#AllEyesonWetsuweten: Indigenous solidarity shuts down Canadian Rail

The Wet’suwet’en First Nation faces colonial violence and invasion, as it continues to defend its territory against a multibillion-dollar pipeline project threatening its traditional lands and waters. Wet’suwet’en territorial borders are surrounded by the western province that was named British Columbia by the colonizing nation Canada.

Ottawa protest on Feb. 7 against proposed Coastal GasLink pipeline in northwestern British Columbia.

On Jan. 8, the Unist’ot’en Camp protecting Wet’suwet’en territory called for a week of international solidarity: “On Dec. 31, 2019, B.C. Supreme Court Justice Marguerite Church granted an injunction against members of the Wet’suwet’en nation, who have been stewarding and protecting our traditional territories from the destruction of multiple pipelines, including Coastal GasLink’s (CGL) liquified natural gas (LNG) pipeline. Hereditary Chiefs of all five Wet’suwet’en clans have rejected Church’s decision, which criminalizes Anuk ‘nu’at’en (Wet’suwet’en law), and have issued and enforced an eviction of CGL’s workers from the territory.” (tinyurl.com/sldyrz2)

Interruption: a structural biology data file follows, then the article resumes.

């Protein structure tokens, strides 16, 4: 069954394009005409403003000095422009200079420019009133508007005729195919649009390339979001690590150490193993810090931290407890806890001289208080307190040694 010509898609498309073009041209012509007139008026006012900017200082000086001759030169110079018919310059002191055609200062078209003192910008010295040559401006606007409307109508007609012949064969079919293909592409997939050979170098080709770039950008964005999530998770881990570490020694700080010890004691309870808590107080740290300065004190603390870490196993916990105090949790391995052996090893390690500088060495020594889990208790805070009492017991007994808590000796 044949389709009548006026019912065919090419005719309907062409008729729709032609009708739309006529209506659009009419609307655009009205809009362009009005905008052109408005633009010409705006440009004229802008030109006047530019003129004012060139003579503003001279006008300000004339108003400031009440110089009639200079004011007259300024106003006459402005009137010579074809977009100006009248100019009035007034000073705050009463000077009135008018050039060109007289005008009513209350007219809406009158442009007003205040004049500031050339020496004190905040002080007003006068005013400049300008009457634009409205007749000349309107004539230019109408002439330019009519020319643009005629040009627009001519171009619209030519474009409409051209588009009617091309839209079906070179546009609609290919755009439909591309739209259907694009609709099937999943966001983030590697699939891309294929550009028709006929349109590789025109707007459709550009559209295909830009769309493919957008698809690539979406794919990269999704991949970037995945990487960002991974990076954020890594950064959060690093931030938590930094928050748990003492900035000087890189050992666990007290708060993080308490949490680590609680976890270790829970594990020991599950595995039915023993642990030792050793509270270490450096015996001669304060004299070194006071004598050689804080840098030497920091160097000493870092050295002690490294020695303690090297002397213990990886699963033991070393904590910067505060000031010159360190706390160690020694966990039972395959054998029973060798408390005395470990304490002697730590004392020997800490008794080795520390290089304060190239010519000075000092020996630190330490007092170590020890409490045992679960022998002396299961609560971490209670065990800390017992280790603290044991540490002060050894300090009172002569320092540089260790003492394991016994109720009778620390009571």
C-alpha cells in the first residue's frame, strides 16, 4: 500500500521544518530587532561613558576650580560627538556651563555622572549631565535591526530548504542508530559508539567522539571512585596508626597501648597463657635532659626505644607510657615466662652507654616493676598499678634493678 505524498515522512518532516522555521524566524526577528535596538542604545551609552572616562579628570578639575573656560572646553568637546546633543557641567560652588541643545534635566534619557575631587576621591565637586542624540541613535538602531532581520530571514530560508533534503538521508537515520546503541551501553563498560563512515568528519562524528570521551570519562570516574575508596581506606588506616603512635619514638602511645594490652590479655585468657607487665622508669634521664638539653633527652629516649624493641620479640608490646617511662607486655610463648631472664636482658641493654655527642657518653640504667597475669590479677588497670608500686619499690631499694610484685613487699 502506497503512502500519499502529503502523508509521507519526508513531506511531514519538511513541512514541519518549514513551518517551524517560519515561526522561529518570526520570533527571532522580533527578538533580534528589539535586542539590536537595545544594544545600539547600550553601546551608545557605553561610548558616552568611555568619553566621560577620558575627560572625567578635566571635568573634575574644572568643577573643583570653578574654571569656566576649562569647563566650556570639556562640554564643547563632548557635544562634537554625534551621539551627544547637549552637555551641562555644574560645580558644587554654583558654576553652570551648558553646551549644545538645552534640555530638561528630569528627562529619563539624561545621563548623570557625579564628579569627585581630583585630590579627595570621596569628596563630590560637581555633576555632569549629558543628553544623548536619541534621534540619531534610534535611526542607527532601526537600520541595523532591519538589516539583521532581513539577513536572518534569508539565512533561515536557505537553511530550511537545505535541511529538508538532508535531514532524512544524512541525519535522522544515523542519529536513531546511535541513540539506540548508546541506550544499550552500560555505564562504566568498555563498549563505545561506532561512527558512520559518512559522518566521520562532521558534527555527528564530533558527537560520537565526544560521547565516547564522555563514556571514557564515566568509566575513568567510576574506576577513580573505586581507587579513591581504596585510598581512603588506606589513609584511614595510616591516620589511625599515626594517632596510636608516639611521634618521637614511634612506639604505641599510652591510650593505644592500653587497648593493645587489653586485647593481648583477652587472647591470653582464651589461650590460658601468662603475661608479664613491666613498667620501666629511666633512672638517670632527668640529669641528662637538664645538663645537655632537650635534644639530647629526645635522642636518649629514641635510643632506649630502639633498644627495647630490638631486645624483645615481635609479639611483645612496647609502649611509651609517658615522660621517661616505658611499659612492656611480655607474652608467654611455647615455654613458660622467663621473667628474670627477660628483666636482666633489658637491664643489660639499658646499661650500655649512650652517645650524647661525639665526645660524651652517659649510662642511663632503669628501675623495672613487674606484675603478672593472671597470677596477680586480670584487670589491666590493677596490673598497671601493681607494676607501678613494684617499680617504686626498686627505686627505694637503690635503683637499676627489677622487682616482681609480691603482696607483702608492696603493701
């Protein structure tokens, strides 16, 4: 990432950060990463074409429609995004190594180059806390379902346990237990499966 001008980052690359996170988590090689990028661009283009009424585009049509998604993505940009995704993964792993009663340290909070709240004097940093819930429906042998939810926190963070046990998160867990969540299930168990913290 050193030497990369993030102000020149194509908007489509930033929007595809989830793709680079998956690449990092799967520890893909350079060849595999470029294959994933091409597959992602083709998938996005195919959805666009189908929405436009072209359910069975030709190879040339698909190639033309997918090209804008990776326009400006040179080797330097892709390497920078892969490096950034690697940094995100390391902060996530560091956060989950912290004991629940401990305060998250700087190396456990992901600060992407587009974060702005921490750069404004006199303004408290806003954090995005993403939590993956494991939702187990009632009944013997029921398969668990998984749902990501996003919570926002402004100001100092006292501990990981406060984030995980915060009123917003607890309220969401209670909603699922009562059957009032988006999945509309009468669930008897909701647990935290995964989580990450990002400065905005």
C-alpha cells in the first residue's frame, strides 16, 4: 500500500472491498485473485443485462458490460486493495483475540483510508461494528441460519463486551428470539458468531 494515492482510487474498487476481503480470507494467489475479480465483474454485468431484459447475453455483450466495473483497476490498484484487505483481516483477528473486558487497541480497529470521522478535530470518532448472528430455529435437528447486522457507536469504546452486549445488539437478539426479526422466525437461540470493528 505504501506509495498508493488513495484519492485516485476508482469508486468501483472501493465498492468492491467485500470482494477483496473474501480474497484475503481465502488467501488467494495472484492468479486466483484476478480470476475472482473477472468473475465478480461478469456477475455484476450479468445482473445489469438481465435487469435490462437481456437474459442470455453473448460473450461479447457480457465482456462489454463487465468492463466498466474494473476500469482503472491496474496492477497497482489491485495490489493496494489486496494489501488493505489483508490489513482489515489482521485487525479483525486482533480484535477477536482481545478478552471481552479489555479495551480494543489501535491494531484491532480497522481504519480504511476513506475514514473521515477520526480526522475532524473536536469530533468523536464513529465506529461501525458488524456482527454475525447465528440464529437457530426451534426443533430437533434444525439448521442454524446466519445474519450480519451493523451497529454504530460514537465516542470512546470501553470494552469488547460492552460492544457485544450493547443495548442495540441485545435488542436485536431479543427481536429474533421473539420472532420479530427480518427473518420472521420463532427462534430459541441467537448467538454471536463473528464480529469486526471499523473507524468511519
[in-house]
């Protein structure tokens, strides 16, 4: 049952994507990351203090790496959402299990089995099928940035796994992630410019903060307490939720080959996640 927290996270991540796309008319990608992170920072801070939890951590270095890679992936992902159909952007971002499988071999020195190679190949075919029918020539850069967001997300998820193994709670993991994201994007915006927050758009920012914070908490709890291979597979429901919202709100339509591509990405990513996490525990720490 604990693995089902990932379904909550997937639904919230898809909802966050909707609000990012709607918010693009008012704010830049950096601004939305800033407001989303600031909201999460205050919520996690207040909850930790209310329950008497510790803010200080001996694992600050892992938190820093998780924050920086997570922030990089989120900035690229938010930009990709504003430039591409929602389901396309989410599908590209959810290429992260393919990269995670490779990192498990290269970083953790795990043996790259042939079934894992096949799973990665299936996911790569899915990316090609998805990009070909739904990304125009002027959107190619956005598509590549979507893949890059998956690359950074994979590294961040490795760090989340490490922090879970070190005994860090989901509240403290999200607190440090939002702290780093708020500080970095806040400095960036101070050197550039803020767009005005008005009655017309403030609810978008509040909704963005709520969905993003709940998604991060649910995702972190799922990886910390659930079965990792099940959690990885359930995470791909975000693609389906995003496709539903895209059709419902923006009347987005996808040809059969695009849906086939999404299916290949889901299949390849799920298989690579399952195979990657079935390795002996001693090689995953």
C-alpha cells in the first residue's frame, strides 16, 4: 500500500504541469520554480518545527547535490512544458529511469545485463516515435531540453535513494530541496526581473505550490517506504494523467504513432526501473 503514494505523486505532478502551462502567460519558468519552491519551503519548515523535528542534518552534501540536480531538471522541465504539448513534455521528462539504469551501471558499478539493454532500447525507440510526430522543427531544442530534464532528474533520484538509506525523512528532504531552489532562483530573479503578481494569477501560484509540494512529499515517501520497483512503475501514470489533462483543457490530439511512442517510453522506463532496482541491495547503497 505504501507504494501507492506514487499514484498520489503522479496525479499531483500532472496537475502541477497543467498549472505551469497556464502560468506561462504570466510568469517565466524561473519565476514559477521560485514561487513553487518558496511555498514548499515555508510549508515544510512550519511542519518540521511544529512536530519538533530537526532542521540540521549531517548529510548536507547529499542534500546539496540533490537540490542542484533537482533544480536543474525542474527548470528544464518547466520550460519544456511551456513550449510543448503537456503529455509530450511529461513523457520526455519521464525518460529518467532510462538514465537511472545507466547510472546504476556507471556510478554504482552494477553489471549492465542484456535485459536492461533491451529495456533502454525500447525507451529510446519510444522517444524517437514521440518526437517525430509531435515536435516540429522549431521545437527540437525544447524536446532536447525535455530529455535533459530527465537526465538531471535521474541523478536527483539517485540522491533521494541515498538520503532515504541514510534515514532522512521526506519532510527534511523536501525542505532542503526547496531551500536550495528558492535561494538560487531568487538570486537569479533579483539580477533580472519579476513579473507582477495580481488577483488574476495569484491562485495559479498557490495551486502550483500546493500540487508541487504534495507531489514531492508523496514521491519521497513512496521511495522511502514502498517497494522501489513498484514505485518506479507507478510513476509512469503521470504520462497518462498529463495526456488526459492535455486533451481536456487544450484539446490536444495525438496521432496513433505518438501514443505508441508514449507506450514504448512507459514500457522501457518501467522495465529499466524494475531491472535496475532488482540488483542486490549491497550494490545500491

Church’s injunction is illegal. The Wet’suwet’en hold legal rights to their lands: In 1997, the Supreme Court of Canada recognized Aboriginal title of unceded First Nations lands in the Delgamuukw decision.

But rather than opening relations with the First Nations, whose land has never been ceded, the provincial government of British Columbia and corporate lobbyists are conspiring to force “surrender” of First Nations land rights in order to steal land to construct the $5 billion (6.6 billion Canadian dollars) CGL pipeline. (tinyurl.com/s3b3w4t)  

The force used includes the Royal Canadian Mounted Police’s violent raid of sovereign lands in January 2019, which sparked protests across Canada and worldwide.

On Jan. 4, Wet’suwet’en Chiefs escorted out the last CGL contractor. On Feb. 6, the RCMP illegally moved heavy machinery and helicopters onto sovereign, unceded Wet’suwet’en territory and arrested 28 Wet’suwet’en Nation land defenders.  

Wet’suwet’en call sparks lightning solidarity

The Jan. 8 solidarity call stated: “Our strength to act today comes from the knowledge that our allies across Canada and around the world will again rise up with us, as they did for Oka, Gustafsen Lake, and Elsipogtog, shutting down rail lines, ports and industrial infrastructure and pressuring elected government officials to abide by UNDRIP (the U.N. Declaration on the Rights of Indigenous Peoples). The state needs to stop violently supporting those members of the 1% who are stealing our resources and condemning our children to a world rendered uninhabitable by climate change.”